The Lightbox in Woking, is currently showing an exhibition describing the role of horse and mules in World War 1. The Horse at War: 1914-18 has a wide ranging display of artwork both from the war itself as well as more recent works, most noticeably ‘Joey’ the life size puppet from the National Theatre’s stage production of War Horse. Amongst the many paintings on display are works by a number of official war artists including Sir Alfred Munnings, CRW Nevinson and Lucy Kemp Welch.
There are a number of interesting veterinary connections amongst the paintings. We have loaned two paintings by Lionel Edwards . Born in Bristol in 1878, Edwards was one of the most popular illustrators of hunting and sporting subjects of the twentieth century. His artistic talents were apparent early in life, drawing horses from the age of six. He studied in London at Heatherly’s School of Art, before pursuing a professional career as an artist. At the outbreak of war he enlisted and served as a Remount Purchasing Officer, responsible for purchasing horses, an experience he described as ’four solid years of nothing but horse.’
Also on display are a number of works by official war artist Edwin Noble. Noble studied at the Slade School of Art and the Royal Academy and became an established illustrator prior to the war. He served with the Army Veterinary Corps, rising to the rank of sergeant, spending much of the war at No 8 Veterinary Hospital in France. Here he recorded in great detail the diseases affecting horses, ranging from mange through to the effects of mustard gas. His pictures were described as providing an ‘almost veterinary eye view of the misfortunes of horses on active service.’
There are three works of art on display produced by a veterinary surgeon, but one who was serving with the Royal Army Medical Corps during the conflict.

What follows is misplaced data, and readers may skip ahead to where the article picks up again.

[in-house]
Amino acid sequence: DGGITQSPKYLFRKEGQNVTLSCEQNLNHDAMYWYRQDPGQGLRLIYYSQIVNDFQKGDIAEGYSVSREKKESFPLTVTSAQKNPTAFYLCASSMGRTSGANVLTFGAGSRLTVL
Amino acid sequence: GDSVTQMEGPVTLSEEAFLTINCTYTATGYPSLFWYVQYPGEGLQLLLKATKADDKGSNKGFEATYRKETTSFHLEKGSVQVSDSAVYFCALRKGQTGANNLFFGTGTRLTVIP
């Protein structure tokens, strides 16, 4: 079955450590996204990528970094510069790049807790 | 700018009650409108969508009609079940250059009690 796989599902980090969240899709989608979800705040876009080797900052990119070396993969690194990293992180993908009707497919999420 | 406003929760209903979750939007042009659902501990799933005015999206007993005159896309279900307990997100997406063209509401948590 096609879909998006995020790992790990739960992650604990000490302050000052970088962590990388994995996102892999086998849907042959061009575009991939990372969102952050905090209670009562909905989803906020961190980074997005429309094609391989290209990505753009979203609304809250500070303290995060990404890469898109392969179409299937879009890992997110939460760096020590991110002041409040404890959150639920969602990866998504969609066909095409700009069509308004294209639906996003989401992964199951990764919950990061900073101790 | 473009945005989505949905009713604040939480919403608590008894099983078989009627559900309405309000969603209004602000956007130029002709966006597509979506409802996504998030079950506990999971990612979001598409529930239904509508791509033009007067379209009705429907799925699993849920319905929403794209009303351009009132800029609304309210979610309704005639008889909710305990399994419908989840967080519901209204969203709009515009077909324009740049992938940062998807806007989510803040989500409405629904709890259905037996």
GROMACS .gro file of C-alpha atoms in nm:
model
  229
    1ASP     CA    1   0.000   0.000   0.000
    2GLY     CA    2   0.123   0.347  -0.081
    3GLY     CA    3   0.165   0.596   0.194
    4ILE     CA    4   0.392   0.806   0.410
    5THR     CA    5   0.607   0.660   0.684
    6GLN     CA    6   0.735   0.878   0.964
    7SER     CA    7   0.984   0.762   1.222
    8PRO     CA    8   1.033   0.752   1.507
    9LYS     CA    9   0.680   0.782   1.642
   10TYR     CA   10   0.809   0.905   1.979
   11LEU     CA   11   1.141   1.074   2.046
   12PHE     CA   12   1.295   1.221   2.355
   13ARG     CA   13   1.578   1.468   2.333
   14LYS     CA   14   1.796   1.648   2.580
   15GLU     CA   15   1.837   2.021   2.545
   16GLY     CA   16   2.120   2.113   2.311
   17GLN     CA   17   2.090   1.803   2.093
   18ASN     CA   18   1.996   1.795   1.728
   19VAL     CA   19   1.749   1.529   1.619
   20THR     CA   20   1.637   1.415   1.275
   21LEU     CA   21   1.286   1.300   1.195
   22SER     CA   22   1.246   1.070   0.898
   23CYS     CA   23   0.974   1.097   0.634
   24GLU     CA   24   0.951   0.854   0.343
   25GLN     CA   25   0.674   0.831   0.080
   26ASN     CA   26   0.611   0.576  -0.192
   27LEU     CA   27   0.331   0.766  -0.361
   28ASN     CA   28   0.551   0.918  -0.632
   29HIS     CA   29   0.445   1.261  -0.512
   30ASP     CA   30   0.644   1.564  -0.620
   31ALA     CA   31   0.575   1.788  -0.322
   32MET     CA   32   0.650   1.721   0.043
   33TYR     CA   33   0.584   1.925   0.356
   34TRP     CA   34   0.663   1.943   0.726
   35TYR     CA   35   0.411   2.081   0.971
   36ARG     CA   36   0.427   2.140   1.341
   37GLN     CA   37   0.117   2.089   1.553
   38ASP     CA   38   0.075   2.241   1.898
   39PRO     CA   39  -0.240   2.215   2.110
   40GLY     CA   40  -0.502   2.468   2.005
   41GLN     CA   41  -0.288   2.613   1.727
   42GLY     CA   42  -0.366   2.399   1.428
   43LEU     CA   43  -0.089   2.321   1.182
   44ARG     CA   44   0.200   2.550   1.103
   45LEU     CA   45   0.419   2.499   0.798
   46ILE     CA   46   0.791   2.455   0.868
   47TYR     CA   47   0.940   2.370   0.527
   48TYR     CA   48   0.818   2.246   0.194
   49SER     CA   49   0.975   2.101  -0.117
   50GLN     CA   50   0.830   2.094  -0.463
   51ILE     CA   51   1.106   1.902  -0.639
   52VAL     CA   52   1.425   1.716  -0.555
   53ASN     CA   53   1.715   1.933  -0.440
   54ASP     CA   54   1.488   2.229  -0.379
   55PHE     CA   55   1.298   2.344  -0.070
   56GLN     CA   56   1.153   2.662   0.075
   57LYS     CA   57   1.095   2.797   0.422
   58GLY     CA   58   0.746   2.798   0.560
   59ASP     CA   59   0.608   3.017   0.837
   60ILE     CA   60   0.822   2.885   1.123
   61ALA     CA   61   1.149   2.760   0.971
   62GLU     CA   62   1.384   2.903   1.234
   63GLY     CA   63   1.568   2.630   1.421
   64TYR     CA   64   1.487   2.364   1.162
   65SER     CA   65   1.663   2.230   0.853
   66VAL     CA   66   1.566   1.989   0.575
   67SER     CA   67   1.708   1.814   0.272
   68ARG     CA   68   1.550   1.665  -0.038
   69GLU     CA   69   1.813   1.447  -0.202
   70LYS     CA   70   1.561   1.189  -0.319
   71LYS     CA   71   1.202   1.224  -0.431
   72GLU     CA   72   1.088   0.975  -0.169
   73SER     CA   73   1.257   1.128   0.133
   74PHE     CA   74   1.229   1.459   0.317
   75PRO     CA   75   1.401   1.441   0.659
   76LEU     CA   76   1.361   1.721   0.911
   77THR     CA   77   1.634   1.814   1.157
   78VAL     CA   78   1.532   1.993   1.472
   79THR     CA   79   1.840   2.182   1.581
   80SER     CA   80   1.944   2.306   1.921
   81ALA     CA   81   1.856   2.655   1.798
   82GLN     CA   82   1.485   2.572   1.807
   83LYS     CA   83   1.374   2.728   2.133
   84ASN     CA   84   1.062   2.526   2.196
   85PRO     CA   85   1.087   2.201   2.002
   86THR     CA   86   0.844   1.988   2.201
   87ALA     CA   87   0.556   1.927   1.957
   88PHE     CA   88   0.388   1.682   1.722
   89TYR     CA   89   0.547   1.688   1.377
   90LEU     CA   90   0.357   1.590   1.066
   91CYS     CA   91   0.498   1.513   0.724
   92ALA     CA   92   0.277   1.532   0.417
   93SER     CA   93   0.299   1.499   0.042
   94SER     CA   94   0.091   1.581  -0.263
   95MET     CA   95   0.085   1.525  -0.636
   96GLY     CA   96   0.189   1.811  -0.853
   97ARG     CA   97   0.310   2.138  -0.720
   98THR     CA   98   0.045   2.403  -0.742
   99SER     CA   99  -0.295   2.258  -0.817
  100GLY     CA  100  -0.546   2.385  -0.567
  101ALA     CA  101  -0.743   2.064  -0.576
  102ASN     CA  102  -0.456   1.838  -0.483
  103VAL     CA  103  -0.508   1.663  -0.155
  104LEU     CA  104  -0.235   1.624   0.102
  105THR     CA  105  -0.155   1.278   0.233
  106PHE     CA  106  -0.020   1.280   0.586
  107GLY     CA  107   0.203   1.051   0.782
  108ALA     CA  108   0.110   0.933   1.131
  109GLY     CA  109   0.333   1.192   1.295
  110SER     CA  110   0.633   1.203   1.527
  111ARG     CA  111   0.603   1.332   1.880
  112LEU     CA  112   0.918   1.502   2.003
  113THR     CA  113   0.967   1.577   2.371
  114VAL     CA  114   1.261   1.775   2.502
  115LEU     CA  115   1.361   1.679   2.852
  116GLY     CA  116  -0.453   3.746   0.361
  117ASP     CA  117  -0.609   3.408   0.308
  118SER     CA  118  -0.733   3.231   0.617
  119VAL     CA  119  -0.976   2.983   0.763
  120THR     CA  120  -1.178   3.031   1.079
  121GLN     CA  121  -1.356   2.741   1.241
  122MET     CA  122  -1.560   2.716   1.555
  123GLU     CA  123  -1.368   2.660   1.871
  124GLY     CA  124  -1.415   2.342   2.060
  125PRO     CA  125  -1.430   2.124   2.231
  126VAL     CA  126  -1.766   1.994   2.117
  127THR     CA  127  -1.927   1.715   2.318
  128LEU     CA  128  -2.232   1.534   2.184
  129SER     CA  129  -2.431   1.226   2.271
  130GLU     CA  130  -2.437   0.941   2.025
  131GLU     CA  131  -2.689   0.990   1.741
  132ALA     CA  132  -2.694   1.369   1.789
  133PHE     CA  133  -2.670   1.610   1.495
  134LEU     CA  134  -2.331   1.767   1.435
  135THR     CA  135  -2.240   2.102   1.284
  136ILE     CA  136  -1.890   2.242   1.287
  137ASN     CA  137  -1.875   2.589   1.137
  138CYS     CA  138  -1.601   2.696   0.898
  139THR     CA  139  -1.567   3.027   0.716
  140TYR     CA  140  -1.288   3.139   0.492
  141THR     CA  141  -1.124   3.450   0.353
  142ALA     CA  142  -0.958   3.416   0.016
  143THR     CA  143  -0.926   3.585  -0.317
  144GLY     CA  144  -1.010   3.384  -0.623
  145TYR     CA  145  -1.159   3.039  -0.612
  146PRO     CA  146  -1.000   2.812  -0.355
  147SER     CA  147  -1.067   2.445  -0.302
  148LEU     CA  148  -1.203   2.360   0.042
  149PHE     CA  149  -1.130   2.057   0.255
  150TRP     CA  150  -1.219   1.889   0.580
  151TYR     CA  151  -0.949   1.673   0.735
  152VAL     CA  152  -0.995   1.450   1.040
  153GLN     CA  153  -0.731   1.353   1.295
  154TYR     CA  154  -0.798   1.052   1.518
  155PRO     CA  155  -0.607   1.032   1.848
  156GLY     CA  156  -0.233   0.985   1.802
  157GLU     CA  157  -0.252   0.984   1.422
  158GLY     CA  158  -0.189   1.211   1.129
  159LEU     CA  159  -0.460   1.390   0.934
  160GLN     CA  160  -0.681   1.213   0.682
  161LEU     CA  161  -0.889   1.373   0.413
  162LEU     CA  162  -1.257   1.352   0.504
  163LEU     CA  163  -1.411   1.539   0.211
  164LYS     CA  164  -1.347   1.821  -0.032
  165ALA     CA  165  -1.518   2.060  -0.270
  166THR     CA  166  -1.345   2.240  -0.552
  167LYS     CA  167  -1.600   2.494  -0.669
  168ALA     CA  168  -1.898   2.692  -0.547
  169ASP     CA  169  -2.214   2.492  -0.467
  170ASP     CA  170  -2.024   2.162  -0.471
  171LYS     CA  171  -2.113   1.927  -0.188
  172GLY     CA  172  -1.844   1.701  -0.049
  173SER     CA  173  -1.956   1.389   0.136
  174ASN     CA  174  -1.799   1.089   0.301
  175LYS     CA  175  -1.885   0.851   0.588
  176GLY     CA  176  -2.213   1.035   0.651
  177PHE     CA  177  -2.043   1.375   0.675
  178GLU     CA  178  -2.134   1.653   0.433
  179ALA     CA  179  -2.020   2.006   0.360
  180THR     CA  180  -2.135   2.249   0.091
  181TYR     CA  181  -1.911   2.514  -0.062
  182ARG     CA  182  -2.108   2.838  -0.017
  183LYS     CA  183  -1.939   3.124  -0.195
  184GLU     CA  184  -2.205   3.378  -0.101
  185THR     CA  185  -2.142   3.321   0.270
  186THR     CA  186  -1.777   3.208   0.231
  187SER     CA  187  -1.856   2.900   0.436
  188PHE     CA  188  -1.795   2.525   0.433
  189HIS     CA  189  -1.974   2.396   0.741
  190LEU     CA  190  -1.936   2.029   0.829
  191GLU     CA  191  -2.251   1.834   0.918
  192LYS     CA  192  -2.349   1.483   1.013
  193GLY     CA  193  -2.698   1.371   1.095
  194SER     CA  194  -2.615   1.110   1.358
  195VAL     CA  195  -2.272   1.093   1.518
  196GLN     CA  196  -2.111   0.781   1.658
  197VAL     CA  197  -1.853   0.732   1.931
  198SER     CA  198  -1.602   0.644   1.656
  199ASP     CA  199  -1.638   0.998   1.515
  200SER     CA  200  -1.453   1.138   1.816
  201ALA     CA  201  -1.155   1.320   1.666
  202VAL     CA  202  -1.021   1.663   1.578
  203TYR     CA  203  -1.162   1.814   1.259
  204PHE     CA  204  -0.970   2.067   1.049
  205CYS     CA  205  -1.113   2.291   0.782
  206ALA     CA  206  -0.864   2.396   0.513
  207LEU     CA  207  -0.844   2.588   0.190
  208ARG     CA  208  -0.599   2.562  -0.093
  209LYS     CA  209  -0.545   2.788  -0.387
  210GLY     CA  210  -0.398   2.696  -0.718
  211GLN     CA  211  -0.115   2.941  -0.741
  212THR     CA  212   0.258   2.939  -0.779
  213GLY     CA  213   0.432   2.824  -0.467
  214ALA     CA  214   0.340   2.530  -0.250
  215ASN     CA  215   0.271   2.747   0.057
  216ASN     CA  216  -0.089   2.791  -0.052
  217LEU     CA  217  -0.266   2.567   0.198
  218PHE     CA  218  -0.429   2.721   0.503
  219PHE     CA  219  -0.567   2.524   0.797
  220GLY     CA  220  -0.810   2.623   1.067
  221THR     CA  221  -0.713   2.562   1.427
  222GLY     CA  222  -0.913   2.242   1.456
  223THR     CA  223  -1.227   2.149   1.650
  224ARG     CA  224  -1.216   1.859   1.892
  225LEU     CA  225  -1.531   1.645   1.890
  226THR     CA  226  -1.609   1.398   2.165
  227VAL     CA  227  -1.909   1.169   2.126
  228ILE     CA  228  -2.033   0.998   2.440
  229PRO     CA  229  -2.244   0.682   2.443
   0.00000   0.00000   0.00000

Herbert Lake was born in 1883, at 33 High Street Camden, London, where his father owned a jewellers shop. Qualifying from the Royal Veterinary College in 1905, he initially worked in London passing the examinations for an Inspector of Meat and other Foods, in December 1908. Soon after he entered University College London to read medicine, gaining MRCS, LRCP in 1913 and MB in 1915. On graduation from UCL Lake joined the Royal Army Medical Corps and was posted to northern France in October 1915, to serve as medical officer to 2 Cavalry Field Ambulance (2CFA) (part of 2nd Cavalry Division). War diaries show how he used both his medical and veterinary knowledge.
Soon after his arrival, responding to the cold and wet conditions, Lake noted that horses had been standing out all the time and though there had been no sickness among them, they had generally fallen off in condition. To provide protection he moved horses into the trenches. It was recorded that ‘it has not been entirely successful owing to the heavy mud, but they have been sheltered in this way from the cold winds.’ Two months later his veterinary skills were again to the fore, when he was asked to give a course of lectures in horse mastership and stable management to each field ambulance.
However it was his medical work that was to be recognised when on 8 October 1916 he led a digging party in the Ginchy area of the Somme. The party dug out three men; one was dead, the other two wounded. Lake would later be mentioned in dispatches for his actions.
Herbert Lake was also an accomplished artist, although unlike many of his contemporaries, he appears not to have had any formal training. Making use of a number of media, he portrayed his experiences in war, and invariably horses are at the centre of his work. He graphically depicted the role of the field ambulance in a number of sketches.
In March 1917, Lake witnessed the cavalry charge at Arras, the last cavalry charge by British troops in Europe. His painting ‘Cavalry Before Arras’ portrays the intensity of the preparations for battle amongst both horse and rider. Later Lake would treat many of those injured in the battle,
After the war Herbert Lake settled in Beaminster, Dorset where he established a general medical practice. However, he remained on the register of the Royal College of Veterinary Surgeons until 1958, and treated patients, both human and animal, for many years.
The exhibition runs until 1 March.
I would like to thank Dr Paul Watkins MRCVS for his help in compiling this post.
Photograph of Herbert Lake and the paintings by him are reproduced with the permission of the Lake family.